The Different Sides of Maui: A Guided Map Through Hawaiian Paradise

Take a guided tour around Maui with our handy island map

Map of Maui



Stretching for more than five kilometres along white-sand beaches and some of the best-preserved coral reef in the state, Ka’anapali’s natural splendour often surprises visitors, given the luxury properties just a conch shell’s throw from turtle habitat. To really lose yourself in natural Maui, drive north for 20 minutes to the Marine Life Conservation District of Maui and its crown jewel – Honolua Bay. One dip on of your diving mask under the water and you’ll see why snorkeling operators from all over the island bring customers here.


This is old Hawaii at its finest, restored lovingly and preserved as a circa-1800s walkable seaside fishing village. But it’s not all museums and artisans. Unforgettable day trips (like the Atlantis Submarine tours) leave the dock throughout the day, while bars on Front Street hop late into the night. To stay festive and Hawaiian, don’t miss the best luau on Maui: The Old Lahaina Luau, where the storytelling is engaging and the food is considered and locally sourced. These are the same people, after all, who run legendary Star Noodle, just up the road.


The glitz turns to time rentals and local spots north of Wailea in the town of Kihei. And where there’s local knowledge and lower rents, great restaurants are sure to follow. Take Sansei Sushi, for more than a decade lauded as one of best sushi restaurants in the U.S. The city’s beachfront is also understated but well worth checking out, especially when the waves picks up and surfers of all abilities paddle out.


Maui’s home of glitz and luxury, Wailea is peppered with high-end boutiques and absurdly high-end hotels (many full apartments where, for a glorious few days, make you feel like a resident). The recently updated Wailea Coastal Walk accesses many of the top-tier properties, including the recently opened Andaz Maui at Wailea and the penthouse properties at Wailea Beach Villas Resort. For some of the best waterfront dining in the area, hit the luau at the Wailea Beach Marriott. Wailea also lets you work off all that dining with snorkeling just outside your hotel, plus quick-drive beach escapes away from the hotel towers in Makena Beach.


The highest point of Maui offers a side of the Valley Isle rarely experienced by most visitors. Various daytrip operators pick up sleepy tourists at 3 a.m. from all over the island, get them outfitted for bike helmets and gear (if you choose to come back by bike), then ascend almost 10,000 feet above sea level. The experienced is known locally as the Maui light show, but that’s an understatement. The sky turns from indigo to violet to red to pink over the course of an hour as the crater desert reveals itself for the shivering hordes.


The road beyond Hana gets downright Jurassic. The plants, fruit and cliffs are all bigger. Test your driving skills as far as the Seven Sacred Pools in the Haleakala National Park, worth a hike down to see the revered waterfalls cascading towards sea level, then push on for another five minutes and get lunch at ONO Organic Farms, which has been blowing the minds of local foodie aficionados for three decades.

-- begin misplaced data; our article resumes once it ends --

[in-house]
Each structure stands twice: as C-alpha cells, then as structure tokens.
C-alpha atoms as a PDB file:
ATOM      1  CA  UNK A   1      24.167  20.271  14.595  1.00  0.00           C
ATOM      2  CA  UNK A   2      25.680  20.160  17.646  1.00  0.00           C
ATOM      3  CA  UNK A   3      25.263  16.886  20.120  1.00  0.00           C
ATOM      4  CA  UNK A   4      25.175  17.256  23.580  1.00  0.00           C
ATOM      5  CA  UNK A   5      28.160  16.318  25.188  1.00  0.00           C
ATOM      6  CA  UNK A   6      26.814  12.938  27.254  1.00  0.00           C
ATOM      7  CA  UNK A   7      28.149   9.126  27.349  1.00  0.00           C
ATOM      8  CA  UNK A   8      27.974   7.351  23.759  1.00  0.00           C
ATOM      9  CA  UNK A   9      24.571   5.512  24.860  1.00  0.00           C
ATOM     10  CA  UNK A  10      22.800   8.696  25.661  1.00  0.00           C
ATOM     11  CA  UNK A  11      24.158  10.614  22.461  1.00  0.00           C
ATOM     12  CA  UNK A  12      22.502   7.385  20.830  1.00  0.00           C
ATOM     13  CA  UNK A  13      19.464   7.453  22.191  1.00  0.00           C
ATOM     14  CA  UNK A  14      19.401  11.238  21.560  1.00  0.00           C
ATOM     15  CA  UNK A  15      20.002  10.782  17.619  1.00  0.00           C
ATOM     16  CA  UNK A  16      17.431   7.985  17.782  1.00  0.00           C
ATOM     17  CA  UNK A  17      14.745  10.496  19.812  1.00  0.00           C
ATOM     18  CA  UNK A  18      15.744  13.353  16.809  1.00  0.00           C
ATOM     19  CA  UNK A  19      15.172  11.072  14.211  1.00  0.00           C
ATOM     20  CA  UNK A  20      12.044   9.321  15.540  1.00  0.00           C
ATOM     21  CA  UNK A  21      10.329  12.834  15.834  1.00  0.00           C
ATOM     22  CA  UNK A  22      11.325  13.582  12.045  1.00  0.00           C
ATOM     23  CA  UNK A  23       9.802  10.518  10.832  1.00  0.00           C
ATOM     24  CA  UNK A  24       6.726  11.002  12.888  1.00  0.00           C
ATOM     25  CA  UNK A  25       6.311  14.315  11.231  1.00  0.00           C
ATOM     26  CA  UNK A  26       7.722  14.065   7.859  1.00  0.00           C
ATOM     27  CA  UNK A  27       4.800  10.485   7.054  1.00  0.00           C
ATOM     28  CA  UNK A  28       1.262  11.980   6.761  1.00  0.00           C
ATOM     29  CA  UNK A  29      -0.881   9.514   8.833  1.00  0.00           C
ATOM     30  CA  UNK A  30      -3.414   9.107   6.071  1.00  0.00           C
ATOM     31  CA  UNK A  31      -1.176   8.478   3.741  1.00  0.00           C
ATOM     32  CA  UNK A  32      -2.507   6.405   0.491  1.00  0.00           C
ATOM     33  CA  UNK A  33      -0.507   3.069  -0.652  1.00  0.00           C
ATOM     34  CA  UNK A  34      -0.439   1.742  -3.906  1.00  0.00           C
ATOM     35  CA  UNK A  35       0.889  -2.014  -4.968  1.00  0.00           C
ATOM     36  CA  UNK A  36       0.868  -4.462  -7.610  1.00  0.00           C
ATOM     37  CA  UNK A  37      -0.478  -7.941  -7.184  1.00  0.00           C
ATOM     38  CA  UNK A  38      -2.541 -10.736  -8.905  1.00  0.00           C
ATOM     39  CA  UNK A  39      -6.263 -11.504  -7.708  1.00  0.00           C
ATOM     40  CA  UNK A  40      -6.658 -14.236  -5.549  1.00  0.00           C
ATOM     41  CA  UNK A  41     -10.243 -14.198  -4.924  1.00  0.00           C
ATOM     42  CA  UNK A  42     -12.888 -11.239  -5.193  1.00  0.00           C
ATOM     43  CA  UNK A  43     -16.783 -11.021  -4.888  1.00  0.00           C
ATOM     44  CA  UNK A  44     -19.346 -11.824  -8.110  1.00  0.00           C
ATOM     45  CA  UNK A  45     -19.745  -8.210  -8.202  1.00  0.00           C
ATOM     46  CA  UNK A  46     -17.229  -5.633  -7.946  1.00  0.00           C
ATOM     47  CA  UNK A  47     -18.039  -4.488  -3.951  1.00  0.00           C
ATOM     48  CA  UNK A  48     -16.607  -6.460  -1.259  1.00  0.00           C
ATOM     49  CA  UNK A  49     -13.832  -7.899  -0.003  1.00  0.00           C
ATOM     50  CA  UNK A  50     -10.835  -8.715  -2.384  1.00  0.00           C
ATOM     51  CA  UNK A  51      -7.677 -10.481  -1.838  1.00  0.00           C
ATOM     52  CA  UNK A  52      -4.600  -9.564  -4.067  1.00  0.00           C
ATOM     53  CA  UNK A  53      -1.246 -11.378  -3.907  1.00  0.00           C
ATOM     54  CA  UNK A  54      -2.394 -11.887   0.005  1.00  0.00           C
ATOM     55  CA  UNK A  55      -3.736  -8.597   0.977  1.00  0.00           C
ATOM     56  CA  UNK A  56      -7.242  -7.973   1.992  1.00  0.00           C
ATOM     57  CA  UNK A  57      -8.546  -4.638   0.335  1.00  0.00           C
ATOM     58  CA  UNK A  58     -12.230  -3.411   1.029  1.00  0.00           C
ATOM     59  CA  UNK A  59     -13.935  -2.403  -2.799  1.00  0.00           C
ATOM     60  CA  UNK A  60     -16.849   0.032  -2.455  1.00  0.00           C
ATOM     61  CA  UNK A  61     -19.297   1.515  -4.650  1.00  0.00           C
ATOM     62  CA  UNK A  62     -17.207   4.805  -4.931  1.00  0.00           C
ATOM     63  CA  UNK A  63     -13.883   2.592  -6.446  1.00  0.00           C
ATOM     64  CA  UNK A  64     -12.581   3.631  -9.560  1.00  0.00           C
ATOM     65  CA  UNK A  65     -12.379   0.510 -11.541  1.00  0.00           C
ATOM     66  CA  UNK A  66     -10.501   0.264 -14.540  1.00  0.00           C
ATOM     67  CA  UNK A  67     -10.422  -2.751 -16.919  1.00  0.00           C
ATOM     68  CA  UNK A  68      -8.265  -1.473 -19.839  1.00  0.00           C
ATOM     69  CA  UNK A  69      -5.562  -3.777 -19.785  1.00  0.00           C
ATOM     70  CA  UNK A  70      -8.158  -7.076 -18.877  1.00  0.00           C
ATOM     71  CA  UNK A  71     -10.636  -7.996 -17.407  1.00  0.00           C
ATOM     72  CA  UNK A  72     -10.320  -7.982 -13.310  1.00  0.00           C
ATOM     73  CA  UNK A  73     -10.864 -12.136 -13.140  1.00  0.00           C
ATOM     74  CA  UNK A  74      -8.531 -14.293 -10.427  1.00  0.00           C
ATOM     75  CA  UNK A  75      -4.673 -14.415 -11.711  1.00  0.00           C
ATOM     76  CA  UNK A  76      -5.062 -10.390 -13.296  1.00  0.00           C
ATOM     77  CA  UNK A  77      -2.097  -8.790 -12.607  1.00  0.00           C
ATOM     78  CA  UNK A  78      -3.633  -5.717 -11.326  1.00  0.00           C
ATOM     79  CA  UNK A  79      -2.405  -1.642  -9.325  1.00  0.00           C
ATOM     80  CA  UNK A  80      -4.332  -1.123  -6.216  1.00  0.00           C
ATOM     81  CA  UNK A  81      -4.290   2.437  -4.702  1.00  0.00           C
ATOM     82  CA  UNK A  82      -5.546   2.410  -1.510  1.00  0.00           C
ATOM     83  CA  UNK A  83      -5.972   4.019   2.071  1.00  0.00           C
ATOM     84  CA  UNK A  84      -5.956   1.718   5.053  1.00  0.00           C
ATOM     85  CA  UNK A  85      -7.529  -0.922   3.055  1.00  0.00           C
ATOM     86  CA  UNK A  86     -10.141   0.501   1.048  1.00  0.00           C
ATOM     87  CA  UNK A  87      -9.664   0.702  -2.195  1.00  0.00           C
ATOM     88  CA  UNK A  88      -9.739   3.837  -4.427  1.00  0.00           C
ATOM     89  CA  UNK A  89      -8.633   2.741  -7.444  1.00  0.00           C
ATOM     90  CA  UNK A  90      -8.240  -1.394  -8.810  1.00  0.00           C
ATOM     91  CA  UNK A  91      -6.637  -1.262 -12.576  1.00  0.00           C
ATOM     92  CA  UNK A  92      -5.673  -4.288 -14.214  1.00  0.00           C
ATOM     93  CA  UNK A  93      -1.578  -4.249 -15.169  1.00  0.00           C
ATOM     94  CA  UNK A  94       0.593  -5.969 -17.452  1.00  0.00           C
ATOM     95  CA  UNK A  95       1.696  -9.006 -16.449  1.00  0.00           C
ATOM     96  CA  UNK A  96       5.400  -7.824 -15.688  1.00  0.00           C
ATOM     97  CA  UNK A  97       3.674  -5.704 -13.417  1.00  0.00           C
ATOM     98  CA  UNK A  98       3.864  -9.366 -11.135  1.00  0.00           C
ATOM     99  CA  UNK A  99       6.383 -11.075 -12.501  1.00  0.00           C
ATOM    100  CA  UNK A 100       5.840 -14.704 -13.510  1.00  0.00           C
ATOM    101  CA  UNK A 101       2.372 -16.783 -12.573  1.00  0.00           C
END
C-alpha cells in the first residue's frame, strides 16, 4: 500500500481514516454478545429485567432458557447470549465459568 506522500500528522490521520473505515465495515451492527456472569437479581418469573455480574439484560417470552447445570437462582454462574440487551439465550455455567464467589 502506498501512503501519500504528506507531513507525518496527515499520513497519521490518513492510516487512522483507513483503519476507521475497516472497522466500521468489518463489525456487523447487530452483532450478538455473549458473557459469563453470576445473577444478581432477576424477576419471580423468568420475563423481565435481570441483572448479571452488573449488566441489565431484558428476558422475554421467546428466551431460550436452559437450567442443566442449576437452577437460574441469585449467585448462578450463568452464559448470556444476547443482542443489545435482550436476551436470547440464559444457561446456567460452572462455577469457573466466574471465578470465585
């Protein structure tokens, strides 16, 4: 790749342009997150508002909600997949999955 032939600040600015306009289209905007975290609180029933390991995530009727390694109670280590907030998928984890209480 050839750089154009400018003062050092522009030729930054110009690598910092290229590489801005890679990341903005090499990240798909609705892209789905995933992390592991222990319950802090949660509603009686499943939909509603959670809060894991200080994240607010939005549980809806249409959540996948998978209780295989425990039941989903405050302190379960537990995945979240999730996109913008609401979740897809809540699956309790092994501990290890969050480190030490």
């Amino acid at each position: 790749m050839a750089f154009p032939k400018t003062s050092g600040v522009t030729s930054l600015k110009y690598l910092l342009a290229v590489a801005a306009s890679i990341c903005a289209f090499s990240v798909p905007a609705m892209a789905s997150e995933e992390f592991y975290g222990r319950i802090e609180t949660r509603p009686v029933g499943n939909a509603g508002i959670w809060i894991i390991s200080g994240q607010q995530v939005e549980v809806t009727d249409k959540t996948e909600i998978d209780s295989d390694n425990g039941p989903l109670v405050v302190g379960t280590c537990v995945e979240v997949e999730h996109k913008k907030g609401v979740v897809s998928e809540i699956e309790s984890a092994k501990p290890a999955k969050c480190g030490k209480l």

First of all, Hana is not a daytrip. Maui’s remote eastern jewel takes 600 turns and 54 one-way bridge crossings to get to. But the trip is a must, especially in a convertible. Base yourself at the Travaasa Hana and, after exhausting the bounty of on-property activities (including free bike rentals, body boards, fishing and music lessons for guests of all ages), set out to explore the archeological and natural history of the area, ranging from one of the largest ancient Hawiian ceremonial platforms in the state, to a lava tube tunnel that was used as a nuclear fallout shelter in more paranoid times.

8. PA’IA

This hippy-infused paradise is, for many, the best thing about Maui. Hollywood celebs certainly think so. Willie Nelson has a restaurant right on the main drag and everyone from Steven Tyler to Owen Wilson can be seen strolling in flip-flops looking for a good lunch spot. (The answer, by the way, is Café Mambo, whose Kalua Pork Burger and icy local beer selection will have you looking for real estate, which, incidentally, is cheaper than most stuff in Vancouver). Don’t miss a quick grocery shop at Mana Foods and dinner at the famous Mama’s Fish House.


Another overlooked heart of Maui, is Kahului, home of the international airport. Even though many people fly in and drive out, the city boasts some of the best farmers’ markets in the state. Don’t miss the Aloha Friday Farmers Market every Friday from noon to 6 p.m. at the Paina Building of the Maui. There are also many stores that supply the tourist shops in Lahaina and Wailea, so the smart money buys souvenirs here.


Although many visitors don’t spend much time in Wailuku, it is a vibrant, working-class immersion in Hawaiian life. As the commercial and government centre of the state, Wailuku is full of mom-and-pop shops that are windows into the real Hawaii. The “Rediscover Wailuku” walking tours (created by the Wailuku Main Street Association) get you even closer. The area is also the jumping-off point to often-overlooked, free outdoor adventure. Take the Wahee Ridge Trail, just northwest of Wailuku. The family-friendly three-hour round trip ascends to a lookout that serves up panoramic views of the West Maui Mountains and the sightseeing helicopters flying below.